lidl grocery construction

“Our team has gotten into a groove with Lidl,” said Gary Gibson, Director of Construction. “They truly understand the client’s goals and have used lessons learned from prior projects to deliver a truly-customized product.”

Congratulations to the team:

Ben Caulder, Level 1 Superintendent
Gary Gibson, Director of Construction
Priscilla Harrell, Administrative Assistant
Steve Jensen, Superintendent
Jacob Mammen, Project Accountant
Brad Primus, Preconstruction Project Manager
Steve Totzke, Project Manager
Jonathon Woolsey, Project Engineer

Related stories:

Lidl grocery stores in Virginia and North Carolina open

EMJ’s first Lidl grocery store opens in Winston-Salem

Special Projects celebrates grand opening of Starbucks

EMJ Construction Special Projects celebrated the grand opening of its first Starbucks in Port St. Lucie, Fla., last month.

A development by Equitas Management Group, the project was completed on time and within the requested budget, despite challenges with municipality regulations. In addition, the team proactively tackled a clay cap within a retention pond on-site to turn the project over to a highly-satisfied client.

“Any time we had any kind of blip on the radar, our entire team went after it head-on,” said Ray Alamo, EMJ Superintendent, who led the project. “The project wasn’t easy, but all of us worked hand-in-hand from the beginning and exceeded the client’s expectations in the end.”

 

The Starbucks representative wrote, “This project has been nice for me to manage because I know I am in good hands. I have built and managed projects in 30-35 states, so when it comes to talent, I can see it a mile away. I hope to have more projects with Ray as the superintendent.”

The project also received a Sunshine Safety Award during construction for the team’s consistent dedication to safe practices on site.

Congratulations to the team:

Ray Alamo, Superintendent
Stephen Anderson, Project Engineer
Jerry Campbell, Preconstruction Manager
Sam Marks, Project Engineer
Devin Munczenski, Project Engineer
Brian Pemberton, Preconstruction Manager
Tom Zylstra, Project Engineer

Related stories:

Port St. Lucie Starbucks team awarded Sunshine Safety Award

Market City Center named Outstanding Project

In 2016, EMJ launched the Edgar M. Jolley Awards for Excellence to recognize exceptional work within the family of companies. The “Jolleys,” named in memory of EMJ’s founder, are presented in three categories: Outstanding Performance, Outstanding Servant Leadership and Outstanding Project.

 

 

In this five-part blog series, EMJ highlights our Outstanding Project recipients and why they were selected for these awards. Directors and Vice Presidents of the corporation nominate for Outstanding Project, which is given to a project team that delivered an exceptional client experience, added value, overcame challenges, demonstrated exemplary planning and execution, and built client relationships.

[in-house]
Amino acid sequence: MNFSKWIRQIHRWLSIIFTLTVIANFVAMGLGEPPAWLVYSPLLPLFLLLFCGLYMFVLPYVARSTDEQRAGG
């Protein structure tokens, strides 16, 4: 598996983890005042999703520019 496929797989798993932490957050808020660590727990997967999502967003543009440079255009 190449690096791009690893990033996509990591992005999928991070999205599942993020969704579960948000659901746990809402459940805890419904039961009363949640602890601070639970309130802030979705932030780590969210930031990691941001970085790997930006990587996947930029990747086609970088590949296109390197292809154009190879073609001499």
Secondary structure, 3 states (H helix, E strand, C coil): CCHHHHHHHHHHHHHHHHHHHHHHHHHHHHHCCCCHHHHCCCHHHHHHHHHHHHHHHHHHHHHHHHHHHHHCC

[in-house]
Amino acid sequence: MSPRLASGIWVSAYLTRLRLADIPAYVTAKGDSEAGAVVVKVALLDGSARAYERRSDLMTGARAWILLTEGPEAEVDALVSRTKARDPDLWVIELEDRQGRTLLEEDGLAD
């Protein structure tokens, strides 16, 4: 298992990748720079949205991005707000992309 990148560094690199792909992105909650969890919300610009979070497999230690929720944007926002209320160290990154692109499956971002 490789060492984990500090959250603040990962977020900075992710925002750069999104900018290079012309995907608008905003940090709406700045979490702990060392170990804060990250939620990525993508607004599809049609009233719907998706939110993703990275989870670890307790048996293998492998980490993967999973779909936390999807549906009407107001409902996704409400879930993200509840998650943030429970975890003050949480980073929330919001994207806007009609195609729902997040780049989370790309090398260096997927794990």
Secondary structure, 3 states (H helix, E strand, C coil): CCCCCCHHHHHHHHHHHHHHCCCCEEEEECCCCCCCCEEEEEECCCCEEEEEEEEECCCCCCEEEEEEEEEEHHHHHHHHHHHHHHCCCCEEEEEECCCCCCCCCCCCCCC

This year, EMJ recognized five projects with this award:

Signal Mill, Chattanooga, Tenn.
Tranquillity 8 Solar, Fresno County, Calif.
West Towne Marketplace, El Paso, Texas
Market City Center, Chattanooga, Tenn.
Wegmans, Medford, Mass.

In the coming weeks, we will highlight each project and the team that brought it to life on the blog. This week, we’re featuring Market City Center in Chattanooga, Tenn.

Market City Center is the highest structure built in Chattanooga since 1972 and is located between three downtown buildings on bustling Market Street.

The team generated very detailed delivery and staging plans to ensure that materials and manpower could easily access the site with minimal impact to the downtown area. When faced with schedule challenges, they worked collaboratively to tackle these issues with minimal impact to the owner.

By proactively utilizing construction technology, such as BIM Modeling, the team was able to identify clashes within the building system and inform the subcontractors prior to installation. This fostered collaboration, mitigated numerous changes, and helped maintain the overall schedule.

The team also fostered a trusting relationship with the local municipalities to ensure that inspections were timely and the work was ready when inspectors arrived on site. This helped maintain the project schedule while ensuring that it was code compliant.

“The scope and pressure of Market City Center was extremely unique because of the downtown location, and this team went above and beyond to serve not only the client, but the city and its residents, as well,” said Jack Bowen, Executive Vice President of EMJ Construction Chattanooga.

This project started out as a select build project with no past relationship with the owner. Through the team’s efforts and the project’s success, the team is discussing future projects with the owner.

Congratulations to all members of the project team:

Taylor Copeland, Project Engineer
Neil Forell, Level II Superintendent
Gary Gibson, Director of Construction
Chris Grannan, VP of Preconstruction
Billy Kile, Warranty Manager
Lance Lindsey, Lead Superintdent
Robert Mazza, Project Engineer
Alex Miller, VP of Preconstruction
Zane Rice, Level I Superintendent
James Williams, Director of Construction
Jonathon Woolsey, Project Engineer

Related articles:

Market City Center opens in Chattanooga

Technology’s impact on an urban mixed-use project 

Chattanooga leaders tour job site at 728 Market